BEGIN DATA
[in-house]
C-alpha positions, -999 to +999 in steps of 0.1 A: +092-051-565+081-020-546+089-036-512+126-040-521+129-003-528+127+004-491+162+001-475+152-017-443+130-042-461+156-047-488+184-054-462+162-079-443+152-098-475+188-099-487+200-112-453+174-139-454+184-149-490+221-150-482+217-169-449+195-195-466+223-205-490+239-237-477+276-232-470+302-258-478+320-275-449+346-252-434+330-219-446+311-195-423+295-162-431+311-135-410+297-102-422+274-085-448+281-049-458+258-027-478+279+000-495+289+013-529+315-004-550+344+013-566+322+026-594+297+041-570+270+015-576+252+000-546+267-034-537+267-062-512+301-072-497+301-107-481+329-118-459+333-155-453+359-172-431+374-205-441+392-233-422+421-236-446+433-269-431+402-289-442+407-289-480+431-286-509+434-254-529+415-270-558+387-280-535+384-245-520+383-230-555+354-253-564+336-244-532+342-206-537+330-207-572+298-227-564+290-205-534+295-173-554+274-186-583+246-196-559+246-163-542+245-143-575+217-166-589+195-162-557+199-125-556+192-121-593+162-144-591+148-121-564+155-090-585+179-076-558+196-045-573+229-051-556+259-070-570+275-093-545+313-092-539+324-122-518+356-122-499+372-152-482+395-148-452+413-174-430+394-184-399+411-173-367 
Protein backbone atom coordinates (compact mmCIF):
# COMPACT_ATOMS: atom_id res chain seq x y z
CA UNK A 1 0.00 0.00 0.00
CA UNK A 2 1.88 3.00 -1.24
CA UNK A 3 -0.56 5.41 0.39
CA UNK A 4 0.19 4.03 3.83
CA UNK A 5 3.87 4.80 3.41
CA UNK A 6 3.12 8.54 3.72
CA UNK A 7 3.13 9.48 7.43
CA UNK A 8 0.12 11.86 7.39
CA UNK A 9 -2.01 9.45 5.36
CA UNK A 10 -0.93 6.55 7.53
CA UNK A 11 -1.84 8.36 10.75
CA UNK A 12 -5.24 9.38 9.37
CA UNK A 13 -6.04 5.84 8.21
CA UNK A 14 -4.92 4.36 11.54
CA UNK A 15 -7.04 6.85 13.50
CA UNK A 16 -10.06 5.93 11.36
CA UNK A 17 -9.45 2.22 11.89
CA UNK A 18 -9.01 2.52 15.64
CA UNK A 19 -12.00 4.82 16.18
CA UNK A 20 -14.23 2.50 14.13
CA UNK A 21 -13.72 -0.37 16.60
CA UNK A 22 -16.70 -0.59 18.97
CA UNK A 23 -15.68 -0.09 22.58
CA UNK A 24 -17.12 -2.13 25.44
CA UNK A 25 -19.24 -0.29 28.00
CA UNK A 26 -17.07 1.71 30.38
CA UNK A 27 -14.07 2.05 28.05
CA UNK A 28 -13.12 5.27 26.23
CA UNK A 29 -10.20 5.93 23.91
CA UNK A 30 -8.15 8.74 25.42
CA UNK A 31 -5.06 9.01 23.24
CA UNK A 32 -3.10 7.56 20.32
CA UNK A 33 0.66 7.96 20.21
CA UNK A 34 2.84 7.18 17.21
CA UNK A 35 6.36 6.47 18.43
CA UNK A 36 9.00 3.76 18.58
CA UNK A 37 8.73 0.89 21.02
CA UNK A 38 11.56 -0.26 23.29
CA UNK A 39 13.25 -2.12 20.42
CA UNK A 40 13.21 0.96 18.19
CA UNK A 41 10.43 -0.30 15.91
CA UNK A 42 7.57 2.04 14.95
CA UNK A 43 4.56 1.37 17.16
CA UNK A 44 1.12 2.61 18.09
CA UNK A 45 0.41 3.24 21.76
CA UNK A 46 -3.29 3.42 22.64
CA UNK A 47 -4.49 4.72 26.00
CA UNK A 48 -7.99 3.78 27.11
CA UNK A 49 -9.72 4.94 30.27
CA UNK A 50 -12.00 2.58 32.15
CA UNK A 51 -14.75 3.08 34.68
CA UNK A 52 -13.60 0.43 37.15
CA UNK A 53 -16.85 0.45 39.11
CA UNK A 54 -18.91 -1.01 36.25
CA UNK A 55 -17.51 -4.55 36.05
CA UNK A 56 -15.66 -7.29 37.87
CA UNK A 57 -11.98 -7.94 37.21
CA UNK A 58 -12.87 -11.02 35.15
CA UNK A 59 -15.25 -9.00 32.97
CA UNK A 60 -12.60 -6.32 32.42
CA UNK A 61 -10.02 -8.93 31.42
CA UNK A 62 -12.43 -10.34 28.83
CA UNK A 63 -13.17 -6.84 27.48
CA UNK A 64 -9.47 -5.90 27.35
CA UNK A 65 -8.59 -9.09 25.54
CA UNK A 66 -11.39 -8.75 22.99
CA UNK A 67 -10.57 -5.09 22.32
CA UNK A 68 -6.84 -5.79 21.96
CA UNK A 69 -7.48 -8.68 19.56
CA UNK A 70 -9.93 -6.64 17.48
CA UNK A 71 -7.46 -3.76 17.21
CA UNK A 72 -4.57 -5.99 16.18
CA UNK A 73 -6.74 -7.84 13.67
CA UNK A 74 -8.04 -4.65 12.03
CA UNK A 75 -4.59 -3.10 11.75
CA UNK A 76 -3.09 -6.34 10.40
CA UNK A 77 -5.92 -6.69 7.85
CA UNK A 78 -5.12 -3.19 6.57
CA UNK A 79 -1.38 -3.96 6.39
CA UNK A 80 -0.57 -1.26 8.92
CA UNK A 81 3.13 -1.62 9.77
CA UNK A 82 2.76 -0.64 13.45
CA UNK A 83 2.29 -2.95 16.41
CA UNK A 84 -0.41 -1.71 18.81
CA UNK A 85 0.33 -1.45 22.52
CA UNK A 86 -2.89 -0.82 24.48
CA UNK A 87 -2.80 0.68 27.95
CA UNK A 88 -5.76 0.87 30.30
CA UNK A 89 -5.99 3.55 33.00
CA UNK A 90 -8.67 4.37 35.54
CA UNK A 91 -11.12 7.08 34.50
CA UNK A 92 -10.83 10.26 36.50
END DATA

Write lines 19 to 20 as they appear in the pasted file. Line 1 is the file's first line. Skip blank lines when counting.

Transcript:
CA UNK A 15 -7.04 6.85 13.50
CA UNK A 16 -10.06 5.93 11.36